China Stocks Pare Weekly Gain as Traders Wind Back Stimulus Bets

  • Commodity stocks pace decline after leading market rally
  • China 1Q GDP at 6.7% in line with analysts' projections

China’s Property Sector Helps Spur Economy

China’s stocks fell, led by commodity companies, amid speculation improving economic data in March and a surge in new credit will prompt authorities to refrain from adding stimulus.

The Shanghai Composite Index fell 0.1 percent from a three-month high, trimming its weekly advance to 3.1 percent. A gauge of materials companies dropped 0.8 percent as steelmakers tumbled. New credit, industrial output, fixed-asset investment and retail sales all picked up last month to beat analysts’ forecasts. For the first quarter, the economy grew 6.7 percent, in line with analyst estimates and the slowest pace in seven years. 

China’s benchmark stock gauge has climbed 16 percent since Jan. 28, paring its loss for the year to 13 percent, as the government unleashed more measures to bolster the economy and stabilize the nation’s financial markets. A number of first-quarter indicators have shown the economy is “pretty robust,” central bank Deputy Governor Yi Gang said in Washington on Thursday, citing electricity, transportation, inflation and producer-price data.

"The latest economic figures are slightly better than expectations but it remains to be seen whether the recovery can sustained," said Central China Securities Co. Shanghai-based strategist Zhang Gang. "Investors worry whether this could mean less government stimulus policies going forward."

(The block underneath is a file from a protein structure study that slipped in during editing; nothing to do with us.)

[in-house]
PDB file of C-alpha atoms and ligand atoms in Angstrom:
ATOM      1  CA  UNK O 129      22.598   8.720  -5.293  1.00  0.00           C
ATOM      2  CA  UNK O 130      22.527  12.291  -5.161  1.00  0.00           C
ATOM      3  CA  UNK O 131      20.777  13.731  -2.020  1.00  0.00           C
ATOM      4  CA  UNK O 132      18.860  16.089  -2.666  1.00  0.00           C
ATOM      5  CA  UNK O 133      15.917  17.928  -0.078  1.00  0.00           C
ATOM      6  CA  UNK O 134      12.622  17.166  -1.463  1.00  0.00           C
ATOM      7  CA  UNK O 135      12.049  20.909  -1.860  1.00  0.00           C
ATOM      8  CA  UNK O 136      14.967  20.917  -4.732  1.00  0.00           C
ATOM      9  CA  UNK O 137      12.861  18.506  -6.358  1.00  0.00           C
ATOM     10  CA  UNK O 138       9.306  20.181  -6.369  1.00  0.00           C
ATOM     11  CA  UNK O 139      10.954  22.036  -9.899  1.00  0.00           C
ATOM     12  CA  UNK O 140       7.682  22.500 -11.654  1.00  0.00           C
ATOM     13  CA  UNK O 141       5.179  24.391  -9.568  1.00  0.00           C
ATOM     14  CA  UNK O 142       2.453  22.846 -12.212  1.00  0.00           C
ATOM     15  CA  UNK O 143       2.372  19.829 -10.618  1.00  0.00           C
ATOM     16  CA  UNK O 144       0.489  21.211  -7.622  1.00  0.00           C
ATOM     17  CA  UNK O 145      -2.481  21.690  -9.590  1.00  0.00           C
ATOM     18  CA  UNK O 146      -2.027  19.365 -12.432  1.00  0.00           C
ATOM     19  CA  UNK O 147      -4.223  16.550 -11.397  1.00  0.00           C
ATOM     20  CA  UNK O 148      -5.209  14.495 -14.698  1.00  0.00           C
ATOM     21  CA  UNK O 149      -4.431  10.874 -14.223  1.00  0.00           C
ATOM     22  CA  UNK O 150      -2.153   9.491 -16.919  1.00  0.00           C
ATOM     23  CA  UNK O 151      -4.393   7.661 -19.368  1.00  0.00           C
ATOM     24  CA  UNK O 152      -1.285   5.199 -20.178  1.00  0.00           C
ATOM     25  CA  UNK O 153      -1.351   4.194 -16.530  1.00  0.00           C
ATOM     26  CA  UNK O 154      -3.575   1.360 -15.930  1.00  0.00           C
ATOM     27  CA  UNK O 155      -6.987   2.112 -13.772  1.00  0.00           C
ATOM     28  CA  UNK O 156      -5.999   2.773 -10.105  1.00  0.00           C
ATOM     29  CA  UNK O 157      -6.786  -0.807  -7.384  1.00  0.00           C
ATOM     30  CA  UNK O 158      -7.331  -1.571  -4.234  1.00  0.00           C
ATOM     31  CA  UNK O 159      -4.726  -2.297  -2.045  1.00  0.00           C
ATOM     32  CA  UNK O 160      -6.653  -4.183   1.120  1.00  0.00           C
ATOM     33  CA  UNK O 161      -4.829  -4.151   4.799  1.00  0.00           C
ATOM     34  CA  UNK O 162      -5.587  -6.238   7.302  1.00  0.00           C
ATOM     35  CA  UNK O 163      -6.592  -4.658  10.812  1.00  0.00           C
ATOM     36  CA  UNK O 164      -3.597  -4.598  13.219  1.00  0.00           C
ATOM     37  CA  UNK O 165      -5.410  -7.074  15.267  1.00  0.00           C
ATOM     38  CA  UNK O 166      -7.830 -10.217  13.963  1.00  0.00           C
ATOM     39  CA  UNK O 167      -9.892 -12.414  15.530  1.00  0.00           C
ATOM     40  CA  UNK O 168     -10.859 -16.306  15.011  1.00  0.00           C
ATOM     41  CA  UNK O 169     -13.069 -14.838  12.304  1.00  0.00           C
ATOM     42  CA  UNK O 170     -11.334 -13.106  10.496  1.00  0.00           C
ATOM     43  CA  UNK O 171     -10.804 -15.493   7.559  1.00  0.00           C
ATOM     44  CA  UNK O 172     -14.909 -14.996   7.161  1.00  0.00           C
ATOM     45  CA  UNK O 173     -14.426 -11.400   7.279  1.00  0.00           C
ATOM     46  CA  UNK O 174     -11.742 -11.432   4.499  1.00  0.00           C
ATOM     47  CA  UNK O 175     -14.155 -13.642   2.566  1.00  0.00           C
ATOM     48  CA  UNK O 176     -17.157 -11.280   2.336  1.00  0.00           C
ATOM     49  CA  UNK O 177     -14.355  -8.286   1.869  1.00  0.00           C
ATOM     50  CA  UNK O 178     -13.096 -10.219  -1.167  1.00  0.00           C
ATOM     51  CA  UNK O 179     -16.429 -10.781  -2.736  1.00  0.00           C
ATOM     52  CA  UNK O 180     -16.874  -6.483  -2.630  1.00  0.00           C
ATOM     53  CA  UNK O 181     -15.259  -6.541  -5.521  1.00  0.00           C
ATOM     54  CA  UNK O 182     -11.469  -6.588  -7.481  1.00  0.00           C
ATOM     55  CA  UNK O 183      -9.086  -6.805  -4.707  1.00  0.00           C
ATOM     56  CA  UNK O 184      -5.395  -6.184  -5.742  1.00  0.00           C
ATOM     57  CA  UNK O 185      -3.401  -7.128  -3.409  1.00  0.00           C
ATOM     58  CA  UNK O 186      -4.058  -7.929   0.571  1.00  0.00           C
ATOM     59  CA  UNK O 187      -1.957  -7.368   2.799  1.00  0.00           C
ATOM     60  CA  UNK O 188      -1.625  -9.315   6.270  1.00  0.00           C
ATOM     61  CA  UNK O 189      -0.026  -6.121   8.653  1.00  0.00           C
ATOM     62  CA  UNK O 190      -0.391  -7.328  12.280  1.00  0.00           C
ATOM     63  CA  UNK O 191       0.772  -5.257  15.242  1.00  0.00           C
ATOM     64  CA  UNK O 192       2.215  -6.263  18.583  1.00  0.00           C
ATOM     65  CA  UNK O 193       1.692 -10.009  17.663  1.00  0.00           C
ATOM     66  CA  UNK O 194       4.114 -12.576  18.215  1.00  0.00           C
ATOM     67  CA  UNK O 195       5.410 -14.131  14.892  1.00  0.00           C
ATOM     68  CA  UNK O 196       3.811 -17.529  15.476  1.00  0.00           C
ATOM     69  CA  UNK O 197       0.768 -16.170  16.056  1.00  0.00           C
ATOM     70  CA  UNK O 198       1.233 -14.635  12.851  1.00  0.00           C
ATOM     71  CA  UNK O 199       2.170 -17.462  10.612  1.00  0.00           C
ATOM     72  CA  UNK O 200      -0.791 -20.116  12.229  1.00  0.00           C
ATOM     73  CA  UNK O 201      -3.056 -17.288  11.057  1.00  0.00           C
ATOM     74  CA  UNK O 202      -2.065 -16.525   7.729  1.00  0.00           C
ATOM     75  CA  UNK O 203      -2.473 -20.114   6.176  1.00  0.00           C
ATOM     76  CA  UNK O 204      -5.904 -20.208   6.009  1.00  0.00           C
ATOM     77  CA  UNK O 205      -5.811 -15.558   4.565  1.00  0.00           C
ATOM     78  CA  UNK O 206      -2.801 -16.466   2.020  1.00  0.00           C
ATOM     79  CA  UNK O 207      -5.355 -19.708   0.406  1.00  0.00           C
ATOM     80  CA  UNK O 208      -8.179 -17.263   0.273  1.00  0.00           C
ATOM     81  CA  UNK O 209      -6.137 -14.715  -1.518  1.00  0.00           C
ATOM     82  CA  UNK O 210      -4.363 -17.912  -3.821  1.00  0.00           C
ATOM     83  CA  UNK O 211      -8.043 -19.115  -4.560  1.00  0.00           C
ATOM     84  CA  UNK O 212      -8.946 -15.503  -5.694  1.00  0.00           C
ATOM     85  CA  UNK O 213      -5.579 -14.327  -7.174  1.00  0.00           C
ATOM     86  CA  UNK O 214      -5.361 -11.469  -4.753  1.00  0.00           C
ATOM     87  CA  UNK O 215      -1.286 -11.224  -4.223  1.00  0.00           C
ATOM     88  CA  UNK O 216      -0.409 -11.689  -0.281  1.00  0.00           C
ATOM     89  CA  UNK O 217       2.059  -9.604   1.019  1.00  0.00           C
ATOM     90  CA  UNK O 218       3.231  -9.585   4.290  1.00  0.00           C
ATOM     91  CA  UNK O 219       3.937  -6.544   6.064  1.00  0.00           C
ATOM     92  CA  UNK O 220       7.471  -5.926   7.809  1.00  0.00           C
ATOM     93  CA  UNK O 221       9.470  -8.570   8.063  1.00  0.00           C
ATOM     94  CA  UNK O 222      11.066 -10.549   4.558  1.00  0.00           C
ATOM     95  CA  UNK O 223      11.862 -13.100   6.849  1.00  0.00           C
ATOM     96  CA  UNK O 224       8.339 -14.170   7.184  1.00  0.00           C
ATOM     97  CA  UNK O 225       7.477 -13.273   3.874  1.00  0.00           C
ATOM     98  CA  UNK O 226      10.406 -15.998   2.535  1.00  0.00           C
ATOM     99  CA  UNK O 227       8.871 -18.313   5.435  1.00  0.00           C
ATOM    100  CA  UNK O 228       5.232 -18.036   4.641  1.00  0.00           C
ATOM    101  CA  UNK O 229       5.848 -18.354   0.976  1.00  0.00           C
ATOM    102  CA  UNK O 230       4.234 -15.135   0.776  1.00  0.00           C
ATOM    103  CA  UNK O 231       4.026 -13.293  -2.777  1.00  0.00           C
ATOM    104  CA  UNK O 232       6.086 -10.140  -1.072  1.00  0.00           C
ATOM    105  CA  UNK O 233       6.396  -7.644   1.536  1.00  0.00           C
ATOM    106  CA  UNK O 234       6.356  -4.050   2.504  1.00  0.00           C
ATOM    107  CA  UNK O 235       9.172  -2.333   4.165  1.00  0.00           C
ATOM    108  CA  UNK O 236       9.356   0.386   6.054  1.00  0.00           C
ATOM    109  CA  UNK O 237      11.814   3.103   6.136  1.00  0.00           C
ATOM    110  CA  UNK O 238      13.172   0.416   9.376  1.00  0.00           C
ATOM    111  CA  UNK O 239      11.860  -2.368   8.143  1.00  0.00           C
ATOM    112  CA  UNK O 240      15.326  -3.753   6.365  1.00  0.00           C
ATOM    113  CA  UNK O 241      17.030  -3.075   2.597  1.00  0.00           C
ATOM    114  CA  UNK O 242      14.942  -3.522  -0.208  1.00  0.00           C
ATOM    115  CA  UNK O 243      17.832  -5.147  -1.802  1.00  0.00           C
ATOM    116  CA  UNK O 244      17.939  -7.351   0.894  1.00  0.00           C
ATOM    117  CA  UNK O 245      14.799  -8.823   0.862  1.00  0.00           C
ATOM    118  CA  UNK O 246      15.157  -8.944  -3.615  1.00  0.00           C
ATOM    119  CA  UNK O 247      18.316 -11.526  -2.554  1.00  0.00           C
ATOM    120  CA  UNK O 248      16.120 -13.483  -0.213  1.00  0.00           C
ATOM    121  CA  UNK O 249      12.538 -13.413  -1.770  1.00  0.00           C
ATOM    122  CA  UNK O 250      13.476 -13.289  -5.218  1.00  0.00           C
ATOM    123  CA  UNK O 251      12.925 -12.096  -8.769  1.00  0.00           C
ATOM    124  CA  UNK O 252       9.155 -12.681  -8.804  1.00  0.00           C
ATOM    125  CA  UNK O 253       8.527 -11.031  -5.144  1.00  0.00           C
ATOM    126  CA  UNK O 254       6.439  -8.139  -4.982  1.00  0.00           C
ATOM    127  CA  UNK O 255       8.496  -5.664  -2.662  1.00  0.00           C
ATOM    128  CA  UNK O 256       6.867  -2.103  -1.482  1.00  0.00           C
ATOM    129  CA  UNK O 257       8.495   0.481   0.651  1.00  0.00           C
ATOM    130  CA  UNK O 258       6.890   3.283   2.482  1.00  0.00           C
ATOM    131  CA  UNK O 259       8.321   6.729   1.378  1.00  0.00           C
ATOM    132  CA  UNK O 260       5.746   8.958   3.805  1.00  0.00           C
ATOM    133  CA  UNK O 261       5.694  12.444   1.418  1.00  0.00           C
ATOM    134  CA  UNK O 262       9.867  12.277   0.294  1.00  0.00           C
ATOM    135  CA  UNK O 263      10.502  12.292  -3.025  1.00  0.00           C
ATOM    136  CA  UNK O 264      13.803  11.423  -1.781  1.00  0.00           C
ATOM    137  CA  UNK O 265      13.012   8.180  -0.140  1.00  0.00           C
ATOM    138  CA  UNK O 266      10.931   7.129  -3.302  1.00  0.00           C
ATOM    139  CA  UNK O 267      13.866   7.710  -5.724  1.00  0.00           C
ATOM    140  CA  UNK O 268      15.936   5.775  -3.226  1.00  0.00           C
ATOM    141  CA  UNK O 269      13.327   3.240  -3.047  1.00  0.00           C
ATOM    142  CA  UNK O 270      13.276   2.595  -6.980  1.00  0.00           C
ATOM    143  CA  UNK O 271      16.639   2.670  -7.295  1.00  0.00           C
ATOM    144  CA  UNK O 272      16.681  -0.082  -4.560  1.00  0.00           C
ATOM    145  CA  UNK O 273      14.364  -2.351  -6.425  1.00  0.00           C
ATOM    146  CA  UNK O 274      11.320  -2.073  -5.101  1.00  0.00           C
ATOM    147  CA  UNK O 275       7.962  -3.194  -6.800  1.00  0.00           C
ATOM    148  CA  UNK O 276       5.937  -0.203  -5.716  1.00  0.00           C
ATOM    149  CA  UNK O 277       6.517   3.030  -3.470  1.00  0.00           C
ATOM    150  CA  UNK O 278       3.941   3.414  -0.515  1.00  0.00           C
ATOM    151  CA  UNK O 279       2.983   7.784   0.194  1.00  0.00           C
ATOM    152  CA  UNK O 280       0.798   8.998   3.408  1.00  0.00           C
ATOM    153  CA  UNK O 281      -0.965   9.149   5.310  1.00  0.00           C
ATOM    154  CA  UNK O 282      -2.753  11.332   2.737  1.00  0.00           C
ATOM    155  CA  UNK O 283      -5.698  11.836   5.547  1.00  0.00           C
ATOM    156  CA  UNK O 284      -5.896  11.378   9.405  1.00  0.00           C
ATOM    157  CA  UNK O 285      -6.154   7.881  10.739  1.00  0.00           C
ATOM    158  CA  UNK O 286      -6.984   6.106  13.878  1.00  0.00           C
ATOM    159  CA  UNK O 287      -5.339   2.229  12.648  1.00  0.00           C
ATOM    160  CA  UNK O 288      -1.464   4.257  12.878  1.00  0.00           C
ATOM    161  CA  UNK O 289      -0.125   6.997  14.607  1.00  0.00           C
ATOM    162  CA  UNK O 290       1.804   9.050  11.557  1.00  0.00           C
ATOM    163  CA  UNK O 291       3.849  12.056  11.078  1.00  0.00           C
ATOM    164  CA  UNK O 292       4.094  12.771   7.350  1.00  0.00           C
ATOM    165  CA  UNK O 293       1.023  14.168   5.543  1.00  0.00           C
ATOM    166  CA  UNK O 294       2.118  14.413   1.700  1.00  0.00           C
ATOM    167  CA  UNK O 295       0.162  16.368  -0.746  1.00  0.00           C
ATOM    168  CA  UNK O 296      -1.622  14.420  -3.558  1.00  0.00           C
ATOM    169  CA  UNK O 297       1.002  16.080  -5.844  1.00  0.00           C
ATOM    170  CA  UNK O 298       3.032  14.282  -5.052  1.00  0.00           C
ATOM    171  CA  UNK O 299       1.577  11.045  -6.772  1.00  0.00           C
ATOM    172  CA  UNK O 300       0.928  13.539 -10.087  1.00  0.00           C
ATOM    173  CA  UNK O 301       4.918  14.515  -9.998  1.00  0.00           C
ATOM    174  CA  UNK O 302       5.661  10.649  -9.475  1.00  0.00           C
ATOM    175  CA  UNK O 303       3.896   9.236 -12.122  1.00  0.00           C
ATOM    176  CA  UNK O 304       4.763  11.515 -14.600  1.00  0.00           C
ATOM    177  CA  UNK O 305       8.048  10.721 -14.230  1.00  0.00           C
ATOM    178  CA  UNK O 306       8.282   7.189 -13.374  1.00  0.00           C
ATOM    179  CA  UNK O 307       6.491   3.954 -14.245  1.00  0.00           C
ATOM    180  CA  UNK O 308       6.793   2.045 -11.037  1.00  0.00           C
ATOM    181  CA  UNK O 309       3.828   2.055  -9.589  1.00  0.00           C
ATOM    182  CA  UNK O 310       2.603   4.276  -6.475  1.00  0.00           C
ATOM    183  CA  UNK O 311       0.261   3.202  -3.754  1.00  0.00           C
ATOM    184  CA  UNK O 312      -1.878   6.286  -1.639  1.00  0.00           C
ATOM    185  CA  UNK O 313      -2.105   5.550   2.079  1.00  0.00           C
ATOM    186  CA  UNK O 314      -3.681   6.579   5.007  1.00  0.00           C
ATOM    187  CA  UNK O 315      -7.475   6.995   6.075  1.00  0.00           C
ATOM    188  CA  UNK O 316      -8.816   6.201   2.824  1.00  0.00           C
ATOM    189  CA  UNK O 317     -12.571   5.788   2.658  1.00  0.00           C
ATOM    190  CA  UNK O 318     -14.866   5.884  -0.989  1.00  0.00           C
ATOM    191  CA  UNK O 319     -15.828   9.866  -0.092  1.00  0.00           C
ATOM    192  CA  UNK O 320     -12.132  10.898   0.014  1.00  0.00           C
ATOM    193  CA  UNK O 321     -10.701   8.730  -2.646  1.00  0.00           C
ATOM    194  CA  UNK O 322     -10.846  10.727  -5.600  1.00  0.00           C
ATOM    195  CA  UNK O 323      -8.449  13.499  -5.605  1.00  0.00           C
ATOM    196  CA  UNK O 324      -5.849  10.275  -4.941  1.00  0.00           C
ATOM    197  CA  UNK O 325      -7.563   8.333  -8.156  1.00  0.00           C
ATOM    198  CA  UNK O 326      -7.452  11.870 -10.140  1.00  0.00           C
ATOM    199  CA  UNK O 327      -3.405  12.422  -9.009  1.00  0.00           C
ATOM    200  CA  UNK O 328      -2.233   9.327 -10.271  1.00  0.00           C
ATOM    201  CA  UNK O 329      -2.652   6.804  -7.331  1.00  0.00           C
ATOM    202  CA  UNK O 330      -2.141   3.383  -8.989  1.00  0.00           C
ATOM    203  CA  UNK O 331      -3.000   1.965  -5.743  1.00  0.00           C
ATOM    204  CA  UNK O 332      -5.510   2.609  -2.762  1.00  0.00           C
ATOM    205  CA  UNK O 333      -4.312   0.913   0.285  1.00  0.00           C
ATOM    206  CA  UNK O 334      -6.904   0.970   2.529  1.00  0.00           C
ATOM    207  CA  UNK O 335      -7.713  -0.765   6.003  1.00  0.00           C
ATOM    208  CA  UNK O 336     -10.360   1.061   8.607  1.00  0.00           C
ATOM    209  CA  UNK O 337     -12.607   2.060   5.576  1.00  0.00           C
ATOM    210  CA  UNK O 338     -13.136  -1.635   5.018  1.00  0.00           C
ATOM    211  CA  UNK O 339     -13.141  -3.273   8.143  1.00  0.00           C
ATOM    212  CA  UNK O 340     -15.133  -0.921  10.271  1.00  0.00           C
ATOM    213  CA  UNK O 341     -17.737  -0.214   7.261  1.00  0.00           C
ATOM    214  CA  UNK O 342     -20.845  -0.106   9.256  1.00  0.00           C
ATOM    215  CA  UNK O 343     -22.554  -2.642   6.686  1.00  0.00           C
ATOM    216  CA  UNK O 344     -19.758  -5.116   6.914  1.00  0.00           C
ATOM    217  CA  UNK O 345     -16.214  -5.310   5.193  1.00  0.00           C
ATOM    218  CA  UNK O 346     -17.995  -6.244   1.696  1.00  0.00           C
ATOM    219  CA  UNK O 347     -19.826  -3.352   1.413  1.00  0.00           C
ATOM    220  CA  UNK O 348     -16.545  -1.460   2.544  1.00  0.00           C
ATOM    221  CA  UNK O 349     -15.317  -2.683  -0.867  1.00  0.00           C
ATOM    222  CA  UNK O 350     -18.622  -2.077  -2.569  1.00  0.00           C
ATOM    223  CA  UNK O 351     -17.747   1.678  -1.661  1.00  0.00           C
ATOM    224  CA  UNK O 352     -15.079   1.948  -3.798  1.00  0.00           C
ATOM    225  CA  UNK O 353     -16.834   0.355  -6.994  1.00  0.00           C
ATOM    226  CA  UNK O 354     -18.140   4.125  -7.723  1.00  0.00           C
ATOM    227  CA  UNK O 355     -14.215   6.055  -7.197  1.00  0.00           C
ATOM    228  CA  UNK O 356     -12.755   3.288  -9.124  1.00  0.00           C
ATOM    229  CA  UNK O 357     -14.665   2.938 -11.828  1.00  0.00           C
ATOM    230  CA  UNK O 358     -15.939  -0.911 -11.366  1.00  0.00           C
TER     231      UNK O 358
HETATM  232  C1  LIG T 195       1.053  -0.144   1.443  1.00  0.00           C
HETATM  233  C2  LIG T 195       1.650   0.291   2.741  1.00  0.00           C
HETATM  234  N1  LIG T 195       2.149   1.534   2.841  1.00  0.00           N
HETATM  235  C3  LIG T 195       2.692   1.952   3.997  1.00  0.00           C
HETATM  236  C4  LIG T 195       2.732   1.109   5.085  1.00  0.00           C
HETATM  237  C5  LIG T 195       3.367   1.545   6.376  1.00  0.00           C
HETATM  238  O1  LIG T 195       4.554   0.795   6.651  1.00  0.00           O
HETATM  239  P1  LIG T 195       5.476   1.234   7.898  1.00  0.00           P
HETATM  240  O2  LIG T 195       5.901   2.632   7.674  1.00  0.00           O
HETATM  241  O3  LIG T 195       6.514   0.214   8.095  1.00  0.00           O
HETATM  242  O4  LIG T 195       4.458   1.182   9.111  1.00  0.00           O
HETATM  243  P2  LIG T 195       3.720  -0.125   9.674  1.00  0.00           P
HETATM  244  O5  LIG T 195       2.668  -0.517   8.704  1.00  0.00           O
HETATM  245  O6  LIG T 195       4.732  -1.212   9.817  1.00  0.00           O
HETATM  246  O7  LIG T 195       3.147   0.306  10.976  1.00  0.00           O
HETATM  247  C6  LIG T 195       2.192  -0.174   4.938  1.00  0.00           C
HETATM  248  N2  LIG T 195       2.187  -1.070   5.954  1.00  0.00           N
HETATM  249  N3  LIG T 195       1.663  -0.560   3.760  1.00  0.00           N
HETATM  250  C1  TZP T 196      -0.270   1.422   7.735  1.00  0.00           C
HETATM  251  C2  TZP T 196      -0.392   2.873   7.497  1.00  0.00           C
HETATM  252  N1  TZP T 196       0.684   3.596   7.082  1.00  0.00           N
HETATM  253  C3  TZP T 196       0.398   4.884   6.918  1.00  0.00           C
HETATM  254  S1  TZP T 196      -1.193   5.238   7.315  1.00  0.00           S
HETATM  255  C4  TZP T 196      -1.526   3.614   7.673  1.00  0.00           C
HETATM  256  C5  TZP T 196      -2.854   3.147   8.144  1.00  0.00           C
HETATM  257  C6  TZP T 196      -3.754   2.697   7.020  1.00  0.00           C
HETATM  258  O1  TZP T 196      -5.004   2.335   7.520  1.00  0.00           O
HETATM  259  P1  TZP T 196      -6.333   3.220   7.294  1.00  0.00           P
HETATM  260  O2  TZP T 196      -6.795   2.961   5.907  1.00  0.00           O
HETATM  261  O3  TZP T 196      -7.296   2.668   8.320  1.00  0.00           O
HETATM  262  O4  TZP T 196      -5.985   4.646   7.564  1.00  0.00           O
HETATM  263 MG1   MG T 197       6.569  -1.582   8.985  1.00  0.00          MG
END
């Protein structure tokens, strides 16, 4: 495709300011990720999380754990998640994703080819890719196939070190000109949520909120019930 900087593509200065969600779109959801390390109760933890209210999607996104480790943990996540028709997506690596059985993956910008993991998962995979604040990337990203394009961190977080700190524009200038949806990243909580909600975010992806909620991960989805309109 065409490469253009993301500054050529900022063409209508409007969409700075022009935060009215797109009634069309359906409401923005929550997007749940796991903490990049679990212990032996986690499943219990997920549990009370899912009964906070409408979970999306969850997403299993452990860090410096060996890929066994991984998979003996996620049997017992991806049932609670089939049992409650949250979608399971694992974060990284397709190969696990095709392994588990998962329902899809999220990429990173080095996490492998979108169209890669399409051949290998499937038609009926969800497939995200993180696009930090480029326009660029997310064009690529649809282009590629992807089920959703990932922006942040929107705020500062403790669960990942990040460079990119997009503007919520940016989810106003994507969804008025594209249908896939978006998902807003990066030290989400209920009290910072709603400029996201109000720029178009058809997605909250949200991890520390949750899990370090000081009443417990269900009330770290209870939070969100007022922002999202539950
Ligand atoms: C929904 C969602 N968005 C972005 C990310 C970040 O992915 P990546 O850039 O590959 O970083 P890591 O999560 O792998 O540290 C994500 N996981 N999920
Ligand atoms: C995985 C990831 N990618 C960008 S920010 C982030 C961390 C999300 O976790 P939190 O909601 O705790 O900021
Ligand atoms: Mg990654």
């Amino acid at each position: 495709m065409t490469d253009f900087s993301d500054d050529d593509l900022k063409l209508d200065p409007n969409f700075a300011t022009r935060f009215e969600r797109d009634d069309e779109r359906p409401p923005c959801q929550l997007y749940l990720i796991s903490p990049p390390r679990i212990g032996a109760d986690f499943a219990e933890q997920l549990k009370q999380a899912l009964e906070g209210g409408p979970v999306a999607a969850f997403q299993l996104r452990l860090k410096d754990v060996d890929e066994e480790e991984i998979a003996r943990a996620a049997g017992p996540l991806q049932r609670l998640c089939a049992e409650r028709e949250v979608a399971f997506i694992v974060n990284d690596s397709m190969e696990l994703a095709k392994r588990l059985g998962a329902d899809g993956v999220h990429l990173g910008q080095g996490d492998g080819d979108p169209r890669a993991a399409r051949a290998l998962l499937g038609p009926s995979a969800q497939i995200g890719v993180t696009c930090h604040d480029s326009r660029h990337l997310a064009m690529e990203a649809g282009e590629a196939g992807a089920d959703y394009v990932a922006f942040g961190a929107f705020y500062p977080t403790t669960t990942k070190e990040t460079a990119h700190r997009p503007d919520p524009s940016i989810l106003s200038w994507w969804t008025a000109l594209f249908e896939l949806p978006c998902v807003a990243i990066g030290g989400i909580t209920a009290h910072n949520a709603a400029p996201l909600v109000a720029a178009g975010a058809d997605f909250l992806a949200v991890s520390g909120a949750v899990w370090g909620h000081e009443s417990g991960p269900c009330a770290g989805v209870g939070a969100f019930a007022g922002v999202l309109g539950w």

The Shanghai Composite closed at 3,078.12. The CSI 300 Index slipped 0.1 percent. Hong Kong’s Hang Seng China Enterprises Index fell 0.3 percent, while the Hang Seng Index halted a seven-day rising streak, its longest in a year, with a 0.1 percent drop.

Fixed-asset investment climbed 10.7 percent in the first three months from a year earlier, as property construction rebounded. Home sales jumped 71 percent in March. Aggregate financing was 2.34 trillion yuan ($360.9 billion) in March, the People’s Bank of China said, as monetary easing filtered through the financial system.

A measure tracking material stocks recorded the biggest loss among the CSI 300’s 10 industry groups. After being the worst mainland equity investments over almost a decade, commodity producers have led this year’s rebound as the Communist Party ramped up spending to stimulate the economy and pledged to cut capacity in bloated industries.

Old Path

Wuhan Iron & Steel Co. retreated 1.7 percent, while Angang Steel Co. dropped 2.6 percent after saying it expects a net loss for the first three months of 2016. Copper producer Tongling Nonferrous Metals Group Co. slumped 2.7 percent.

“The government is going back to its old path of relying on the property market and investment for growth and the motivation for reforms isn’t too strong,” said Chen Li, a strategist at Credit Suisse. “So they will be conservative in cutting capacity.”

Industrial output expanded 6.8 percent in March from a year earlier and retail sales rose 10.5 percent, the National Bureau of Statistics said on Friday. That compared with median forecasts of 5.9 percent and 10.4 percent, respectively, in Bloomberg surveys.

Margin traders increased holdings of shares purchased with borrowed money for a second day on Thursday, with the outstanding balance of margin debt on the Shanghai Stock Exchange rising by 0.3 percent to 515.5 billion yuan, the highest since Feb. 24.

Energy producers led losses in Hong Kong, with China Shenhua Energy Co. and China Petroleum & Chemical Corp. falling at least 1.9 percent. The Hang Seng Index’s 14-day relative strength index on Thursday rose to the cusp of 70, a level that some traders consider as signaling a decline. The city’s benchmark gauge rose to its highest close this year on Thursday.

— With assistance by Shidong Zhang

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